In August 2005, the Indiana Historical Society and the Indiana Genealogical Society sponsored the Midwestern Roots conference in Indianapolis. The evening before the conference officially began, IHS hosted a panel discussion titled “History? Genealogy? Why not both?” which featured Curt Witcher and Elizabeth Shown Mills (with the genealogy point of view) and James Madison and Marianne Wokeck (with the history point of view). M. Teresa Baer’s opening comments and papers by Curt Witcher and Elizabeth Mills are available at http://www.iub.edu/%7Eimaghist/online_content/online_June_2007.html.
I attended the session and found all four participants interesting. What I took away from the discussion was the lack of animosity between the two fields. Contrary to what is sometimes “popular notion,” academic historians do not necessarily automatically scoff at anything smacking of genealogy.
My recent experiences also bear this out. I recently returned to school to finish my history degree and was a bit nervous about “admitting” to my professors that I am a genealogist. So far, I am 2 for 2 in having professors who did not see anything wrong with that. In fact, both professors were quite receptive. In a discussion with one, he expressed gratitude to genealogists. “Without them, we likely wouldn’t have as many wonderful resources available online.” The first assignment in my class this quarter was to read and analyze Tamara Miller’s chapter from “Midwestern Women” (Indiana University Press, 1997) titled “Those with Whom I Feel Most Nearly Connected.” In it, Miller analyzes family structure of early settlers in Marietta, Ohio. She uses sources and methods common to genealogists — and makes no apologies for it.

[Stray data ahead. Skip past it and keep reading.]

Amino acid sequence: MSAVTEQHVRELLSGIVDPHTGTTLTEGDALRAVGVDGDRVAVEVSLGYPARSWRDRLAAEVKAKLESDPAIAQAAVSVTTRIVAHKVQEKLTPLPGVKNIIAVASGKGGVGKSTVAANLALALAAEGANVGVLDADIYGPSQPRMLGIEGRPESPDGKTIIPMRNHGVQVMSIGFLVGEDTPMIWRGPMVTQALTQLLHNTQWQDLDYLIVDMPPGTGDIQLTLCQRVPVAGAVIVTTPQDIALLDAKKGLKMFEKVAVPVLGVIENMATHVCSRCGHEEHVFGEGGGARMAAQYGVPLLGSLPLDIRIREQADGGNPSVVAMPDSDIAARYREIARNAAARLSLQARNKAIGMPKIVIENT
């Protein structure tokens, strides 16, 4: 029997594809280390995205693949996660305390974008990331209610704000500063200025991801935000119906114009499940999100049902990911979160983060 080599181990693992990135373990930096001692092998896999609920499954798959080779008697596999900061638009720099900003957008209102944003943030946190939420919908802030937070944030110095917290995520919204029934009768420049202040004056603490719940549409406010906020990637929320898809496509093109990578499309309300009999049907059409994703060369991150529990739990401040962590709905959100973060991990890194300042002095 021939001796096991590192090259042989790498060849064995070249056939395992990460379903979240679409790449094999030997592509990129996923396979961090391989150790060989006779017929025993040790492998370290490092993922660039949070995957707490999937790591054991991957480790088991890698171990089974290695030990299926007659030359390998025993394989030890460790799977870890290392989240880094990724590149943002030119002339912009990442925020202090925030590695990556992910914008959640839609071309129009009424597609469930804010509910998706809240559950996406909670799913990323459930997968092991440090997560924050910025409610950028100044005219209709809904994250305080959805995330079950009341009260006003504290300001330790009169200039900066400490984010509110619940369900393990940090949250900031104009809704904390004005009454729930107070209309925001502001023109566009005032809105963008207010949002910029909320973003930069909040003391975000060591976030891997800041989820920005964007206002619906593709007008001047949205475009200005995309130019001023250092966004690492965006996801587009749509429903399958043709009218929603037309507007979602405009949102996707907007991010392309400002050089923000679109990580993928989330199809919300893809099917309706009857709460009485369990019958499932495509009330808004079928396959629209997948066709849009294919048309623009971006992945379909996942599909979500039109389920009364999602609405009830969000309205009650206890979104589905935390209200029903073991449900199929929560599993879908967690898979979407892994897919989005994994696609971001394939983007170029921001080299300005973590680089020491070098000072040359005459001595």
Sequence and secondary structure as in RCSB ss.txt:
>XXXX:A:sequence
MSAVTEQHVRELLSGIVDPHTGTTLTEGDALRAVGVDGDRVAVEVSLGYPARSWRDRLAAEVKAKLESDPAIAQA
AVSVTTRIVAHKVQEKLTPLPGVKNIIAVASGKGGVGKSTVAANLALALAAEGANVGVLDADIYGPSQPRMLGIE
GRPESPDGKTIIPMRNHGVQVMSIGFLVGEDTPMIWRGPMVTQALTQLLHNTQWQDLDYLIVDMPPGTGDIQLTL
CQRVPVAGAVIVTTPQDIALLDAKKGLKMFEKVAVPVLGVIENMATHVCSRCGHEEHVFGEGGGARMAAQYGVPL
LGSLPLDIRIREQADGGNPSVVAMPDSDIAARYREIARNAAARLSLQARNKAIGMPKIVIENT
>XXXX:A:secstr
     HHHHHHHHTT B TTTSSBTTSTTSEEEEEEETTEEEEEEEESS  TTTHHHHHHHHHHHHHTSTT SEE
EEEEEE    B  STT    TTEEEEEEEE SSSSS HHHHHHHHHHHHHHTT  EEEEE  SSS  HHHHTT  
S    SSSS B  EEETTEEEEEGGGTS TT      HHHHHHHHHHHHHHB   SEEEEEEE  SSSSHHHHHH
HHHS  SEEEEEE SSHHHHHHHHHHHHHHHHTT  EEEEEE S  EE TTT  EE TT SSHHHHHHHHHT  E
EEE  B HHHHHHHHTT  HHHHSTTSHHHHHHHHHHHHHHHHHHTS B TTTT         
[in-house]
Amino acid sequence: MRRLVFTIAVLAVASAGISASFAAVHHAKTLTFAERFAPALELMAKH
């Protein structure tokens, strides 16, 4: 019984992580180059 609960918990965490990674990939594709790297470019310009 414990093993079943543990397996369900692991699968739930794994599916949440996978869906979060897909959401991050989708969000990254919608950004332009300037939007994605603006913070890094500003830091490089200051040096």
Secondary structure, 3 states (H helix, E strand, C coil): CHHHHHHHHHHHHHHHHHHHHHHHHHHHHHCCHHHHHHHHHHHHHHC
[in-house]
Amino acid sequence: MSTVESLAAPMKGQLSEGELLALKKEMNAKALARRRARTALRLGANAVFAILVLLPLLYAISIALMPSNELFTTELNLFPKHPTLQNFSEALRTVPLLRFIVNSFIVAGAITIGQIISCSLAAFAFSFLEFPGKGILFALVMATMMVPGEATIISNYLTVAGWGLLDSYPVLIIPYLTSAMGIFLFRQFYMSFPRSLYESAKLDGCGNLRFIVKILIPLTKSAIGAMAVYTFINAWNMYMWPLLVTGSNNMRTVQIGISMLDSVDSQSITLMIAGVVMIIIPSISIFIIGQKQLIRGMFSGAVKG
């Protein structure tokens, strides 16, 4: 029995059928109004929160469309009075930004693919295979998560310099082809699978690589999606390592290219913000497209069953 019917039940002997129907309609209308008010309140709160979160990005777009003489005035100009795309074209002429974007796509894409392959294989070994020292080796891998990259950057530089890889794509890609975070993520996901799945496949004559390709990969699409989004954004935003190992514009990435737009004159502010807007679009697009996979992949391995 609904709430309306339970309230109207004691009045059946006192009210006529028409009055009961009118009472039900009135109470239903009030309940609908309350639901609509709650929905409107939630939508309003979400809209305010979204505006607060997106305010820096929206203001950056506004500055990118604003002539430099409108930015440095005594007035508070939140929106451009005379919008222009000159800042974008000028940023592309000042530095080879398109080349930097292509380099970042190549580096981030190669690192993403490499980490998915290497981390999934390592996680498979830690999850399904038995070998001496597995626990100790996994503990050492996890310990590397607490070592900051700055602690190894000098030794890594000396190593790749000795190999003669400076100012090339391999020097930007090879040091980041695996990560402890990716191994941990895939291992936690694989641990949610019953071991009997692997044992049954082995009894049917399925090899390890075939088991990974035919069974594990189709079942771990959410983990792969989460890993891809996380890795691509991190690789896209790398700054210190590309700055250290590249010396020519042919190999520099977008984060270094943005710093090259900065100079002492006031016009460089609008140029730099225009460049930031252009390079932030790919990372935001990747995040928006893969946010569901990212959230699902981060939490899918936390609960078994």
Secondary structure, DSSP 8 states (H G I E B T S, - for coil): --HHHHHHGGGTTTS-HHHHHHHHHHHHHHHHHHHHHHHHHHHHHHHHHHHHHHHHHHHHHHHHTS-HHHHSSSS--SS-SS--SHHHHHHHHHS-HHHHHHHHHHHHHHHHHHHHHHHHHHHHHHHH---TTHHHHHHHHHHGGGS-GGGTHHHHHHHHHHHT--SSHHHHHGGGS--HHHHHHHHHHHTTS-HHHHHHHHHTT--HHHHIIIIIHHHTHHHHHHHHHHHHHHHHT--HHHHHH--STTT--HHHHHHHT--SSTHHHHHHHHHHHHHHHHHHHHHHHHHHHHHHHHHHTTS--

There is certainly a lot that each field can learn and use from the other. Further, I think that each field is increasingly aware of that.